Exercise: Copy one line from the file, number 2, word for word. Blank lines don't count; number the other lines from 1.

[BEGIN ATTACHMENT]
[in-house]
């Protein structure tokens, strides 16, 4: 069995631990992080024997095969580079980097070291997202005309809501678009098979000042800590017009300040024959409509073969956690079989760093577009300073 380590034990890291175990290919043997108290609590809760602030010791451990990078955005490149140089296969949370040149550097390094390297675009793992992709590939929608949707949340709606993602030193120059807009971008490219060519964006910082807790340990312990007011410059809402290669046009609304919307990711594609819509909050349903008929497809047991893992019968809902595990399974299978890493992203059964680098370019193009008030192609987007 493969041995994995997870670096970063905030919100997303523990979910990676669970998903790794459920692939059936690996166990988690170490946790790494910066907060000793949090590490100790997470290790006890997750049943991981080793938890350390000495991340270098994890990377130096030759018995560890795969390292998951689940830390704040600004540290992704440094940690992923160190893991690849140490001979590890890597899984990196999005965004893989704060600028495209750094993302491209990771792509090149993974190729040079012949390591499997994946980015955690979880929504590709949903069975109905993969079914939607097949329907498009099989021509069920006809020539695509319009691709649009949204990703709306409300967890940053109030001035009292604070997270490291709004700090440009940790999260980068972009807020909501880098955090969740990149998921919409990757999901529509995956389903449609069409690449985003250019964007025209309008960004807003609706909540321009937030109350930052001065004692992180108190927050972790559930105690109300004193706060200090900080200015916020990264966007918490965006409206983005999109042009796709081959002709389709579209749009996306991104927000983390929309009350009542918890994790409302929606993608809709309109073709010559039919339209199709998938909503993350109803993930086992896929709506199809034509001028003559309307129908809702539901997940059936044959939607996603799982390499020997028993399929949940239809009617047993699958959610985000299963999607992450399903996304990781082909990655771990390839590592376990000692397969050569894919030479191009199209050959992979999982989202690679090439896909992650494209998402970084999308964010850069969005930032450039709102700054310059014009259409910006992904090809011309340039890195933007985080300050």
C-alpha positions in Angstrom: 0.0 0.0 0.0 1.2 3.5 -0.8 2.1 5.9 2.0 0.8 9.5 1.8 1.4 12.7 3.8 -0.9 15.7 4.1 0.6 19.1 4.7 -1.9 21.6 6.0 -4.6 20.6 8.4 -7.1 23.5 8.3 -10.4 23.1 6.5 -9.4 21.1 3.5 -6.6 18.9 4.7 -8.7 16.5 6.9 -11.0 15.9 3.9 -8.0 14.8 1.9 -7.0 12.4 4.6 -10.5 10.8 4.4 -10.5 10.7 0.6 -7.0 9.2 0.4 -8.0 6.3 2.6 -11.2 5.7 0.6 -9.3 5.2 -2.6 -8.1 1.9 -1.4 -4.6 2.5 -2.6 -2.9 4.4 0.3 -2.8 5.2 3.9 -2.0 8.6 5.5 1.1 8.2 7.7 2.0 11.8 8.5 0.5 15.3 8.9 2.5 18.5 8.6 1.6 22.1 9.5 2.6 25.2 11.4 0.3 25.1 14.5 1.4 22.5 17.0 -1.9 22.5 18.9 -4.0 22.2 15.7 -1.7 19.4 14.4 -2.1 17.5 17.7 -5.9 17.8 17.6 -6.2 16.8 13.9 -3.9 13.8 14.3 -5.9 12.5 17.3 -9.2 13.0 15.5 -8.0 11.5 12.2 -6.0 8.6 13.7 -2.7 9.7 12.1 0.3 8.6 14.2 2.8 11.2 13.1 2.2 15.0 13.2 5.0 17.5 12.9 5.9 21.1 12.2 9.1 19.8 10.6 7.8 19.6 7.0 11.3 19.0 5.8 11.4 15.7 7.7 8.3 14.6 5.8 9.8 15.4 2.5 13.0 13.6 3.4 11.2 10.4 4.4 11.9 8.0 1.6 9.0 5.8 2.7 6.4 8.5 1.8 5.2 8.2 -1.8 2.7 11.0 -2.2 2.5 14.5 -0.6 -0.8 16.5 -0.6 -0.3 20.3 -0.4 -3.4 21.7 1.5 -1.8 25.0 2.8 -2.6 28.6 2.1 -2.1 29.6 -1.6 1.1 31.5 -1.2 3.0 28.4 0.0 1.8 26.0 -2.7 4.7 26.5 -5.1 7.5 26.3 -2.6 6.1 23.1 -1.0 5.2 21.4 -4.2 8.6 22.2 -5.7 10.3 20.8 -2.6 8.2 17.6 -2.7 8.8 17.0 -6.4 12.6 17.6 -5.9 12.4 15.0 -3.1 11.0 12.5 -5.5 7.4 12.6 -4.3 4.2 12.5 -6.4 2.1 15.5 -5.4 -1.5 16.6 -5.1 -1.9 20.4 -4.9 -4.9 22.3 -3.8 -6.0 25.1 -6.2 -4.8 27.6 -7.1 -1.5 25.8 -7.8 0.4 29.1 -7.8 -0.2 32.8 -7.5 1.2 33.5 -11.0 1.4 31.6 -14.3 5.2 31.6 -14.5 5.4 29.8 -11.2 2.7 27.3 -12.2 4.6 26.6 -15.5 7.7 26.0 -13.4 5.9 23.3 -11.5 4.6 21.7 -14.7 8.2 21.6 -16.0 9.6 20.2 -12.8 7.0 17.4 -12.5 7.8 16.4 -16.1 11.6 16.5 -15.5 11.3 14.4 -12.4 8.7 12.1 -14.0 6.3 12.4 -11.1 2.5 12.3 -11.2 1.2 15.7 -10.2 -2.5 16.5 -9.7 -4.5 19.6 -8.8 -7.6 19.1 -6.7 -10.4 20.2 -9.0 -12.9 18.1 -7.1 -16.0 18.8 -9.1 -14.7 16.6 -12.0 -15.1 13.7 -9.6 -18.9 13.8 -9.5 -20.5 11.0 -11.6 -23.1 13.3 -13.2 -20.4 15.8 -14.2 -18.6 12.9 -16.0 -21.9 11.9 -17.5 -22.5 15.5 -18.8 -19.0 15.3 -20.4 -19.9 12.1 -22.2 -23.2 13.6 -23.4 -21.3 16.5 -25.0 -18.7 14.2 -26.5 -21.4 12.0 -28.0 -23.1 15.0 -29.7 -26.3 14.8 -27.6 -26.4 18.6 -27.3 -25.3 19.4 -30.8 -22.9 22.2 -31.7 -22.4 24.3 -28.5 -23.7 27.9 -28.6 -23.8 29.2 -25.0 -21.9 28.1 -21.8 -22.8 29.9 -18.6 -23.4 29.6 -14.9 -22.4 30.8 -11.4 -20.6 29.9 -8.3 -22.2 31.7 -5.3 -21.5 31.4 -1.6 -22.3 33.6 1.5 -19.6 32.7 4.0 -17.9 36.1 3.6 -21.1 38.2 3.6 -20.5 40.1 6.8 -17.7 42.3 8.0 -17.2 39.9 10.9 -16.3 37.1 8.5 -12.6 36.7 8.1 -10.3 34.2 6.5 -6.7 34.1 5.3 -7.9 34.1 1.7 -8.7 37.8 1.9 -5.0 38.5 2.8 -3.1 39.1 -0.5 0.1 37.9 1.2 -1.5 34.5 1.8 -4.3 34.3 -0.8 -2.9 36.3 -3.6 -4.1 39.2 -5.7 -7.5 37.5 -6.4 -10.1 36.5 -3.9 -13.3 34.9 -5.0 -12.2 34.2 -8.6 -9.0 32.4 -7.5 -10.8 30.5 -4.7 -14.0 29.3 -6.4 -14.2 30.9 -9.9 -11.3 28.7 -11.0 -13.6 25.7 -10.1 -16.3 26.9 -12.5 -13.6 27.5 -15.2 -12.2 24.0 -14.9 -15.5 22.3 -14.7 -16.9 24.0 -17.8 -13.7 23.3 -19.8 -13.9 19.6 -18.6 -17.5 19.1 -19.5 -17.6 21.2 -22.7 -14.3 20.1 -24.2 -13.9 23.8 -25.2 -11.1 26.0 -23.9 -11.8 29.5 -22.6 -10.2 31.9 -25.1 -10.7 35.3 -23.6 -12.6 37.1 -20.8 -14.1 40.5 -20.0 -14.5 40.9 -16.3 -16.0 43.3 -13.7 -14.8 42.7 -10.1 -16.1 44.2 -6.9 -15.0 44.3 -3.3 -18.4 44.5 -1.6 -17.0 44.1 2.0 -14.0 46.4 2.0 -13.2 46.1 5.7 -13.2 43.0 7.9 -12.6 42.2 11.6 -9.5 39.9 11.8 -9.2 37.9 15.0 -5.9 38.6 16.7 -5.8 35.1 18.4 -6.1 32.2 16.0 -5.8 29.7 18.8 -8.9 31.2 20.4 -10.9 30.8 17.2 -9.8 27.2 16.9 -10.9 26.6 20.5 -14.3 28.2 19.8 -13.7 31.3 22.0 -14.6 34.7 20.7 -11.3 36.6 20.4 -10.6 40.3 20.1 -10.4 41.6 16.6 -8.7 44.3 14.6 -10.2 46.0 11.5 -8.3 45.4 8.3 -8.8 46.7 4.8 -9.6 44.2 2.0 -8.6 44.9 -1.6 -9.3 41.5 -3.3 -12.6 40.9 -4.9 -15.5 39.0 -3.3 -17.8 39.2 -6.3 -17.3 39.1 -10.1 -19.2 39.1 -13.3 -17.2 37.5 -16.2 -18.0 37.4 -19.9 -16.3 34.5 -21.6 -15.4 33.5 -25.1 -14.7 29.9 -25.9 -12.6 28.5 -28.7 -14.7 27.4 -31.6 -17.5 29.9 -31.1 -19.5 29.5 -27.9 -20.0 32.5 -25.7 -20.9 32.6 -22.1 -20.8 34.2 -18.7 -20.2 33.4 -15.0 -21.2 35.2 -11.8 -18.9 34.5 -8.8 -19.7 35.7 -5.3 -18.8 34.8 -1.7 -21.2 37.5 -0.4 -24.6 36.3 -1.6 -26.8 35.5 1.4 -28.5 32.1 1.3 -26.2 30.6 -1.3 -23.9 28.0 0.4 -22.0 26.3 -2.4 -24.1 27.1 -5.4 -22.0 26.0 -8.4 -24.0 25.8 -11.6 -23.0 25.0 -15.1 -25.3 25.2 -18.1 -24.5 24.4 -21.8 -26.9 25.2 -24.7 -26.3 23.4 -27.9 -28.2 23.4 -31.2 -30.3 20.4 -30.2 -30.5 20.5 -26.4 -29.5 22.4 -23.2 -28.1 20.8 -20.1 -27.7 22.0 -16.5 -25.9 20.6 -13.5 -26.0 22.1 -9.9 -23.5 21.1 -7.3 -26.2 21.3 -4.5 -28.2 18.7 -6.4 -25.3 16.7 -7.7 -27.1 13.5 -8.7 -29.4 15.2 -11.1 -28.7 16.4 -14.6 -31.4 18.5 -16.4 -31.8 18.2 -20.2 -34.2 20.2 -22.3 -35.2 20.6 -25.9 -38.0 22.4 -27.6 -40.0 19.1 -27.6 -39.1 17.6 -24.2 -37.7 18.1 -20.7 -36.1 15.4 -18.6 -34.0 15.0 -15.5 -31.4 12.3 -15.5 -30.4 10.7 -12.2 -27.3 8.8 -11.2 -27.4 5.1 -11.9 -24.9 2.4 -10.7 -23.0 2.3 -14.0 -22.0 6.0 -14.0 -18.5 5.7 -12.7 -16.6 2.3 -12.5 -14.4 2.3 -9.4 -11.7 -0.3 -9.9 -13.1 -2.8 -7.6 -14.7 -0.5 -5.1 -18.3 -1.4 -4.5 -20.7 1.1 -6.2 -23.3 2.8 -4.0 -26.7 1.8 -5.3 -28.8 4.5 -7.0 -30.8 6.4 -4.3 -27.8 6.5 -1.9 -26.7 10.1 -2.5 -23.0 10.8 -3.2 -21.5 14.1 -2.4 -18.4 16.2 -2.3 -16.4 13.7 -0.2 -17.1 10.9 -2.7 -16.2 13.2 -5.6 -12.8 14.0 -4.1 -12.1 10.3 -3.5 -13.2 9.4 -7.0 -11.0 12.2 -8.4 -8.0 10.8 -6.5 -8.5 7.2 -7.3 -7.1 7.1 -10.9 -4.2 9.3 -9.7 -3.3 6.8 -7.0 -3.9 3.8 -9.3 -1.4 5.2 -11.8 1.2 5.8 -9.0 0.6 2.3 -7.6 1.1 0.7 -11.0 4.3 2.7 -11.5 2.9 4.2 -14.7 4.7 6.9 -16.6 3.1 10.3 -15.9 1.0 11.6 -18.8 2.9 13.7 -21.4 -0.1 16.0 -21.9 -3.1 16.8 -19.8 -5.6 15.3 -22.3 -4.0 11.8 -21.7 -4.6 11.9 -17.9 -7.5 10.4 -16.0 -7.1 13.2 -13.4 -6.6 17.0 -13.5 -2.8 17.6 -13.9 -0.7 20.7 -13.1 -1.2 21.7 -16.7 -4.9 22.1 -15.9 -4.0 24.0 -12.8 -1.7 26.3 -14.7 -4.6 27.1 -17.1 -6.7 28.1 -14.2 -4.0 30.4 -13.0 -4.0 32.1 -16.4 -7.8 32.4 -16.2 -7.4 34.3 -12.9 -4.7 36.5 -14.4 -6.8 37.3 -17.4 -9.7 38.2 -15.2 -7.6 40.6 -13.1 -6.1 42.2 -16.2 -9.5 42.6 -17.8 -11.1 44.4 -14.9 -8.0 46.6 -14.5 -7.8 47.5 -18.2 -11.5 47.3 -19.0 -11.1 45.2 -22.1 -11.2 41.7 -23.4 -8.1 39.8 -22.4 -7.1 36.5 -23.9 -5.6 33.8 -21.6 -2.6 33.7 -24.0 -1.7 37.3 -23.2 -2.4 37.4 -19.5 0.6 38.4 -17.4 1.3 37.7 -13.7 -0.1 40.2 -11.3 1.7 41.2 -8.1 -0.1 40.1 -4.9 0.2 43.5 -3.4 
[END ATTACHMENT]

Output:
């Protein structure tokens, strides 16, 4: 069995631990992080024997095969580079980097070291997202005309809501678009098979000042800590017009300040024959409509073969956690079989760093577009300073 380590034990890291175990290919043997108290609590809760602030010791451990990078955005490149140089296969949370040149550097390094390297675009793992992709590939929608949707949340709606993602030193120059807009971008490219060519964006910082807790340990312990007011410059809402290669046009609304919307990711594609819509909050349903008929497809047991893992019968809902595990399974299978890493992203059964680098370019193009008030192609987007 493969041995994995997870670096970063905030919100997303523990979910990676669970998903790794459920692939059936690996166990988690170490946790790494910066907060000793949090590490100790997470290790006890997750049943991981080793938890350390000495991340270098994890990377130096030759018995560890795969390292998951689940830390704040600004540290992704440094940690992923160190893991690849140490001979590890890597899984990196999005965004893989704060600028495209750094993302491209990771792509090149993974190729040079012949390591499997994946980015955690979880929504590709949903069975109905993969079914939607097949329907498009099989021509069920006809020539695509319009691709649009949204990703709306409300967890940053109030001035009292604070997270490291709004700090440009940790999260980068972009807020909501880098955090969740990149998921919409990757999901529509995956389903449609069409690449985003250019964007025209309008960004807003609706909540321009937030109350930052001065004692992180108190927050972790559930105690109300004193706060200090900080200015916020990264966007918490965006409206983005999109042009796709081959002709389709579209749009996306991104927000983390929309009350009542918890994790409302929606993608809709309109073709010559039919339209199709998938909503993350109803993930086992896929709506199809034509001028003559309307129908809702539901997940059936044959939607996603799982390499020997028993399929949940239809009617047993699958959610985000299963999607992450399903996304990781082909990655771990390839590592376990000692397969050569894919030479191009199209050959992979999982989202690679090439896909992650494209998402970084999308964010850069969005930032450039709102700054310059014009259409910006992904090809011309340039890195933007985080300050």